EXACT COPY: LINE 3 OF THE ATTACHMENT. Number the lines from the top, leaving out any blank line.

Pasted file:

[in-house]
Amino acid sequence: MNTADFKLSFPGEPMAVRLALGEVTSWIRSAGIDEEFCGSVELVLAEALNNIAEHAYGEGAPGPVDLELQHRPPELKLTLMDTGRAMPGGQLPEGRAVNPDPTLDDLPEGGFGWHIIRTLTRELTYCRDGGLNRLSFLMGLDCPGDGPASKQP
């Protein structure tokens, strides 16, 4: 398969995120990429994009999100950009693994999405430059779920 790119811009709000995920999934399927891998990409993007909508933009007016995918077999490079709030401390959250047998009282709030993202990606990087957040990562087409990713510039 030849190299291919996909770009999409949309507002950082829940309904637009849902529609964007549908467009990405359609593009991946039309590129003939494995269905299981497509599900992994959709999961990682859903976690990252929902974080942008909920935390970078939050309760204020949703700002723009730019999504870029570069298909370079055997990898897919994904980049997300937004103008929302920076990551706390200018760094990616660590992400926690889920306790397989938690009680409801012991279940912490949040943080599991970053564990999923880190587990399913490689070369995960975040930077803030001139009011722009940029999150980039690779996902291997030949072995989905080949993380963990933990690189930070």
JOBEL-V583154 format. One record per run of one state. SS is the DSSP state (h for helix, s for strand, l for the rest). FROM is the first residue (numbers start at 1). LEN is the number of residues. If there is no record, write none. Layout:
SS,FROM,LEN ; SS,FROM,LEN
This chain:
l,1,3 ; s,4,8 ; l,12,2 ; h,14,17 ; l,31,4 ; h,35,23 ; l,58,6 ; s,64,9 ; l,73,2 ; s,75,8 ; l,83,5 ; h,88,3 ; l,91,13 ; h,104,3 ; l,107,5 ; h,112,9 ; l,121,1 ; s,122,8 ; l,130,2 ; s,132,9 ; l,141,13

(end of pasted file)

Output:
């Protein structure tokens, strides 16, 4: 398969995120990429994009999100950009693994999405430059779920 790119811009709000995920999934399927891998990409993007909508933009007016995918077999490079709030401390959250047998009282709030993202990606990087957040990562087409990713510039 030849190299291919996909770009999409949309507002950082829940309904637009849902529609964007549908467009990405359609593009991946039309590129003939494995269905299981497509599900992994959709999961990682859903976690990252929902974080942008909920935390970078939050309760204020949703700002723009730019999504870029570069298909370079055997990898897919994904980049997300937004103008929302920076990551706390200018760094990616660590992400926690889920306790397989938690009680409801012991279940912490949040943080599991970053564990999923880190587990399913490689070369995960975040930077803030001139009011722009940029999150980039690779996902291997030949072995989905080949993380963990933990690189930070």